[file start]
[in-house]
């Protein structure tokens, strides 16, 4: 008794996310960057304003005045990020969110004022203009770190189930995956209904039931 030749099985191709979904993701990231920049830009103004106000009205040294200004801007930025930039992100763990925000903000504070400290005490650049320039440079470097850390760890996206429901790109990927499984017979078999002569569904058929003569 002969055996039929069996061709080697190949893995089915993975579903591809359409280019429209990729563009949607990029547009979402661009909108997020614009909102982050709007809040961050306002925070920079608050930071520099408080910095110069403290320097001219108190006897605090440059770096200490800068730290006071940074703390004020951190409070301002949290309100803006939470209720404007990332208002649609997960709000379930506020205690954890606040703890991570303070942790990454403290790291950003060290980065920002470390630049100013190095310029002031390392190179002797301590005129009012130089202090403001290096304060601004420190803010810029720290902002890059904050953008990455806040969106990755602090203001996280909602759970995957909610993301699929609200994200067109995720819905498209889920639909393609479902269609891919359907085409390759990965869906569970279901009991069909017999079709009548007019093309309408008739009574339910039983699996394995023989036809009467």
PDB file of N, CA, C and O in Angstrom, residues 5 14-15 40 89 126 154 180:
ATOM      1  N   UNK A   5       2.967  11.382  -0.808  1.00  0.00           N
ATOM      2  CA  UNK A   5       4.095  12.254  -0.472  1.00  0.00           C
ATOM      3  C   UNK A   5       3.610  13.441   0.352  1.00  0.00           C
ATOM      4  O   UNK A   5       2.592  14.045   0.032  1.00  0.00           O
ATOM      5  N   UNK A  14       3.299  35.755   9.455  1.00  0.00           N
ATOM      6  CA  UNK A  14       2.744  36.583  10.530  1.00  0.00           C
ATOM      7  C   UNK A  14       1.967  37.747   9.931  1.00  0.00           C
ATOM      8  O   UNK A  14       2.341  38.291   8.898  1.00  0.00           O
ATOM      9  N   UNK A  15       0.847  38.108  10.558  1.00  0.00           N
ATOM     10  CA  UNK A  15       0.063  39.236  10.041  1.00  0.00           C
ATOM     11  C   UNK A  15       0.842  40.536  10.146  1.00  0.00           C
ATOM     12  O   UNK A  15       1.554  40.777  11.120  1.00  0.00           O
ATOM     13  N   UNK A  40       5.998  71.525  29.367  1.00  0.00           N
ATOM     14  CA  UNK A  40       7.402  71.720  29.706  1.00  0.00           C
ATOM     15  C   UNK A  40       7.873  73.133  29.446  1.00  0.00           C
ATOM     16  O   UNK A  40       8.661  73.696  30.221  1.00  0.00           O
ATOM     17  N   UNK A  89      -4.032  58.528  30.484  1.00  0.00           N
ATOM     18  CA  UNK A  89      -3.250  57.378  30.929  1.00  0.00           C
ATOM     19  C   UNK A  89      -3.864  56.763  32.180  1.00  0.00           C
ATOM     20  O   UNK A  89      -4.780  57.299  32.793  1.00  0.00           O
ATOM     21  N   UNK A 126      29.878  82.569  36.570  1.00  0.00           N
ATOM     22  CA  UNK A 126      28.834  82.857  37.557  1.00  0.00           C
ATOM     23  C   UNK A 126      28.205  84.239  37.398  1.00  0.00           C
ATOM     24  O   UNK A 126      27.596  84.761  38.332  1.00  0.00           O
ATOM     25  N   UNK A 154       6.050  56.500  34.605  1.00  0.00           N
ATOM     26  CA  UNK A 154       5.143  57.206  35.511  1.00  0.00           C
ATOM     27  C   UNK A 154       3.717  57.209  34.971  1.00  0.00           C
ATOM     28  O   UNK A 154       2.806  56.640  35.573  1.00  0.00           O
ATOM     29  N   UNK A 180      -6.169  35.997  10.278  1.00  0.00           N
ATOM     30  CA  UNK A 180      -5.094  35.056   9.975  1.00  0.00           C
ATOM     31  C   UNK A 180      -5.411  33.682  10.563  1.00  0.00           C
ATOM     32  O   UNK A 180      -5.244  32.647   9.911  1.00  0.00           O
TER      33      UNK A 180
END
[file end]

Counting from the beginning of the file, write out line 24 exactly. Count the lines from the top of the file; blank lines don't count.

ATOM     21  N   UNK A 126      29.878  82.569  36.570  1.00  0.00           N